Kingi Ross, from Arlparra on the edge of the vast Utopia region. Humpies – makeshift shelters – are a common sight throughout Aboriginal Australia, courtesy of a lack of basic housing.

As I entered, Jackie was still pumping away on his chest. Margaret was still administering oxygen. Dave was rushing around preparing a cart, which I guessed was a defibrillator.

“What can I do?’ I asked Dave. “Do you want me to get the doctor?”

“Yep, that’d help. Thanks.’

I ran the 100 metres up the road to the doctor’s residence and banged on the front door.

One of the film crew was the first to wake. I told him Laura was needed urgently. He went to wake her.

I ran back to the clinic.

As I entered the room, Dave, Margaret and Jackie were still working on the man. They were lifting him from the ambulance bed onto a clinic gurney.

He crashed onto the hospital bed, and Dave took over the CPR, barely skipping a beat.

Margaret was straight back on to the oxygen. Jackie was now preparing machines.

It was an extraordinary thing to watch.

Dave pushed the ambulance bed towards me. “Get this out of the way,” he snapped.

I moved it a few feet further towards the door, the sum total of my assistance so far, and a clear pointer to the reality that my presence was absolutely, utterly irrelevant.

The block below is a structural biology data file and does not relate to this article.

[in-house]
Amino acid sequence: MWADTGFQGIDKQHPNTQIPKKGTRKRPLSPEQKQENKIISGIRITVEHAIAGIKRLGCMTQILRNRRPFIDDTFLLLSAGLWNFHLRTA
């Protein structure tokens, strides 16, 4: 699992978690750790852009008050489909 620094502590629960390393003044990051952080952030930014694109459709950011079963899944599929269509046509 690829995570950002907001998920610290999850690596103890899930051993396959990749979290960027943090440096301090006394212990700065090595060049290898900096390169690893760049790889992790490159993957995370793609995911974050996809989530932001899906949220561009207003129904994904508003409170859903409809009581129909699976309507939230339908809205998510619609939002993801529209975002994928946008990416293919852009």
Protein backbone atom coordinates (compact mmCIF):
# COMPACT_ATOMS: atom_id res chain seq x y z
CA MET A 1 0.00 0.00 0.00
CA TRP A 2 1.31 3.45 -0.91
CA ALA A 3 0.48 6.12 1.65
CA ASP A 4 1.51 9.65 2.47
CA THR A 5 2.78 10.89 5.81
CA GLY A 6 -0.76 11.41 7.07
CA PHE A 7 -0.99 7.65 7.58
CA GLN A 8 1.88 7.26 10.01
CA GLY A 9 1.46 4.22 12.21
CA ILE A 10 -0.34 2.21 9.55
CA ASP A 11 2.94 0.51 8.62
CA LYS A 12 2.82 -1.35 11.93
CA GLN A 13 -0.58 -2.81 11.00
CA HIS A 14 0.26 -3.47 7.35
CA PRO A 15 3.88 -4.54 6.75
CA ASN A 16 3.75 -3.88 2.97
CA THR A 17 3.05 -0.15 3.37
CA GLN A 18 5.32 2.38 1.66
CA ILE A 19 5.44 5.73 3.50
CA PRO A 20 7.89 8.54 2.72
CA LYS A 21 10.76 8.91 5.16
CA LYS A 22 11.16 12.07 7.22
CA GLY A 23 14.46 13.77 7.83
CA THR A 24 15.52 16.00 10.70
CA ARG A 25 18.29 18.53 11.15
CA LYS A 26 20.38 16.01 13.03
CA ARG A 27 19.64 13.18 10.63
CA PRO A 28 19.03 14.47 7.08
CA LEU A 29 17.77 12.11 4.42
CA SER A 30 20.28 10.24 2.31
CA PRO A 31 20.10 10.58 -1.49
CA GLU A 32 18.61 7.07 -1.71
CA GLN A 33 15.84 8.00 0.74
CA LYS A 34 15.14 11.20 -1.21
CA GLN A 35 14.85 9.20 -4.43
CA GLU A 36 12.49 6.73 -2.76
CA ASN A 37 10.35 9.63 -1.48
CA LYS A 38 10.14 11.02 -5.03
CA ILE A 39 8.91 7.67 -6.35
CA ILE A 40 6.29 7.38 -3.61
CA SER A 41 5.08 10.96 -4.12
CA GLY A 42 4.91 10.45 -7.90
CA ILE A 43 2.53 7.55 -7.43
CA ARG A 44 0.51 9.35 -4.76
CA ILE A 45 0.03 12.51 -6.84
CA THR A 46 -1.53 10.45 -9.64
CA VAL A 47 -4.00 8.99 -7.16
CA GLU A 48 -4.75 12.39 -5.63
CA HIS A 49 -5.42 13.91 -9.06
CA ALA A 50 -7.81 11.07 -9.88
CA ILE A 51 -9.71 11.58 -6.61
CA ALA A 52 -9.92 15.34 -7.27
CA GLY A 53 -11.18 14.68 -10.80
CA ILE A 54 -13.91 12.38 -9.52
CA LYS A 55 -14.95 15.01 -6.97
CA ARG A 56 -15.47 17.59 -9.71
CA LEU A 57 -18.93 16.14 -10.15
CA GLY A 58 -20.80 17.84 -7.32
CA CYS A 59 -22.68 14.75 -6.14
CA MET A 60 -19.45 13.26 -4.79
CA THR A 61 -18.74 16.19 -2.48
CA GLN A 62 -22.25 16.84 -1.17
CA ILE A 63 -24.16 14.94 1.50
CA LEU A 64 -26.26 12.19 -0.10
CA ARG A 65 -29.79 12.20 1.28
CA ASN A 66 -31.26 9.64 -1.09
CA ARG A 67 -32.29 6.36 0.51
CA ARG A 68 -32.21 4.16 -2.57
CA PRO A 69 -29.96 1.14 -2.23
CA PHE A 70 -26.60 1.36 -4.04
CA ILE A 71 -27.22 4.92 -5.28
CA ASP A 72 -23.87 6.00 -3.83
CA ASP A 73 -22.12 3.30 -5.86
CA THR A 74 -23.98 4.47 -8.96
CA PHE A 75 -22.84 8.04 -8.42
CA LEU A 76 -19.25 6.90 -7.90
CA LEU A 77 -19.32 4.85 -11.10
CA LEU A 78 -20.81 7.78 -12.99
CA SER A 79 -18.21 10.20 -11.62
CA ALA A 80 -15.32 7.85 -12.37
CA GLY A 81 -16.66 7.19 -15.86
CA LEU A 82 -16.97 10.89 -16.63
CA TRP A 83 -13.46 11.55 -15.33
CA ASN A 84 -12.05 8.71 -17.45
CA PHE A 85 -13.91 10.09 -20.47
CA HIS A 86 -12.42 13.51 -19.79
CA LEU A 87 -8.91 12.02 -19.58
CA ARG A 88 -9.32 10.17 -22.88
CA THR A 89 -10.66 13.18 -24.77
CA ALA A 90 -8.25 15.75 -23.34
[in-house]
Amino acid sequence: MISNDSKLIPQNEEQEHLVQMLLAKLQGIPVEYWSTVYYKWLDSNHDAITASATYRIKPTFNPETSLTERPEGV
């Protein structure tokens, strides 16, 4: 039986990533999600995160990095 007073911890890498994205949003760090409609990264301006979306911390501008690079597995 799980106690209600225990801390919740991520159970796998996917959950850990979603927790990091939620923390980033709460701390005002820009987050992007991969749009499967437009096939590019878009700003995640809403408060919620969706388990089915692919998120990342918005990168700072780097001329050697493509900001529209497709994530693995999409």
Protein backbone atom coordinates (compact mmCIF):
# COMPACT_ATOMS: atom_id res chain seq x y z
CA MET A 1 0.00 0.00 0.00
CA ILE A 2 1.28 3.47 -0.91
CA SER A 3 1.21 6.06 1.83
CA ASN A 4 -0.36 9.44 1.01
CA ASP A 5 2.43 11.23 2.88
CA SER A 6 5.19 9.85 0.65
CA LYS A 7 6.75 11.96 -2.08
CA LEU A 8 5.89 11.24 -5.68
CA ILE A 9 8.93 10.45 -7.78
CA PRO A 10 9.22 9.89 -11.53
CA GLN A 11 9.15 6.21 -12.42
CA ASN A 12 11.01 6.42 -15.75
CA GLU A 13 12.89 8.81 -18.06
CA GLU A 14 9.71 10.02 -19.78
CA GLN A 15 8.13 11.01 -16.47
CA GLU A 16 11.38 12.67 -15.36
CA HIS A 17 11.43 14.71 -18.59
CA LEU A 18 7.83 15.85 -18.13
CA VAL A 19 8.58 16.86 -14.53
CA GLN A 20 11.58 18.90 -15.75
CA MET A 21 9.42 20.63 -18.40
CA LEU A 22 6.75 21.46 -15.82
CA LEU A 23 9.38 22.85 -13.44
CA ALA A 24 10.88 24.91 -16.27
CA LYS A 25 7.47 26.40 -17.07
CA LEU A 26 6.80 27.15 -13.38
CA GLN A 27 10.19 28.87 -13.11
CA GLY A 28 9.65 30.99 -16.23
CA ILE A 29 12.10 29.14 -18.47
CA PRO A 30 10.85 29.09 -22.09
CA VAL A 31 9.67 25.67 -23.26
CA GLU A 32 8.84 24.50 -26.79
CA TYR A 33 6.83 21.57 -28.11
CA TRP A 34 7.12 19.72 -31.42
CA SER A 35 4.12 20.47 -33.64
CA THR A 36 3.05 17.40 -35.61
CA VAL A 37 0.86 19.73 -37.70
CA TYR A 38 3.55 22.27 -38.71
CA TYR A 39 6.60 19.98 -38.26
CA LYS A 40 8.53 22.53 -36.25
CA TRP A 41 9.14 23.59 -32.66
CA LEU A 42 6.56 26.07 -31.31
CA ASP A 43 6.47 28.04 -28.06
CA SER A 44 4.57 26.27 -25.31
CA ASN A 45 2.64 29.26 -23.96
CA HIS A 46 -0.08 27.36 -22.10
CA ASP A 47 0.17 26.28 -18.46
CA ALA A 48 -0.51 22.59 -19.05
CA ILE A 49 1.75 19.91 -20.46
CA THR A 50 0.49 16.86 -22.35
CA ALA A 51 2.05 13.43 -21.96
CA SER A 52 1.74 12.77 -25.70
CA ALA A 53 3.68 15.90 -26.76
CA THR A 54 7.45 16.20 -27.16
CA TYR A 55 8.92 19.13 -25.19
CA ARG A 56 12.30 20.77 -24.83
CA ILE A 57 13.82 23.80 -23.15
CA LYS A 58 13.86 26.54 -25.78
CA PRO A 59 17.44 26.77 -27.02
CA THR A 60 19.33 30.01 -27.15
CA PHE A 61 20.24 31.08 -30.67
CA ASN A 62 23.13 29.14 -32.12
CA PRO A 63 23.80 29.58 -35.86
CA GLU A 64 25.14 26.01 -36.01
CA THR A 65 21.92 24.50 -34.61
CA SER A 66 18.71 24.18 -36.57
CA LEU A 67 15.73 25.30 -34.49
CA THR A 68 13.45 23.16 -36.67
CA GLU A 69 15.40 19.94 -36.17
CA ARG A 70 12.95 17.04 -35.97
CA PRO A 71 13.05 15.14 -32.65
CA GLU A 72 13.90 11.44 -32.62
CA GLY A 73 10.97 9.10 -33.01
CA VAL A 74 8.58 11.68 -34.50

On the one hand, I didn’t want to leave. It felt like I would have been running from a bad situation. But I didn’t want to stay either. I felt like a voyeur, like I was seeing something I shouldn’t. So I walked outside and leant against the ambulance.

I think some of the men outside were wondering why the ‘doctor’ – sitting on the back step of the ambulance looking stunned – wasn’t in working on their friend.

One of the men approached. “You alright?” I said.

“Yeah.”

“What happened?” I asked.

“Don’t know. He was workin’ today. He was all good. Then he just crashed.”

Laura and her husband Justin, also a nurse at the clinic, arrived as we spoke and rushed into the clinic.

We could all hear the commotion inside. And then it just stopped.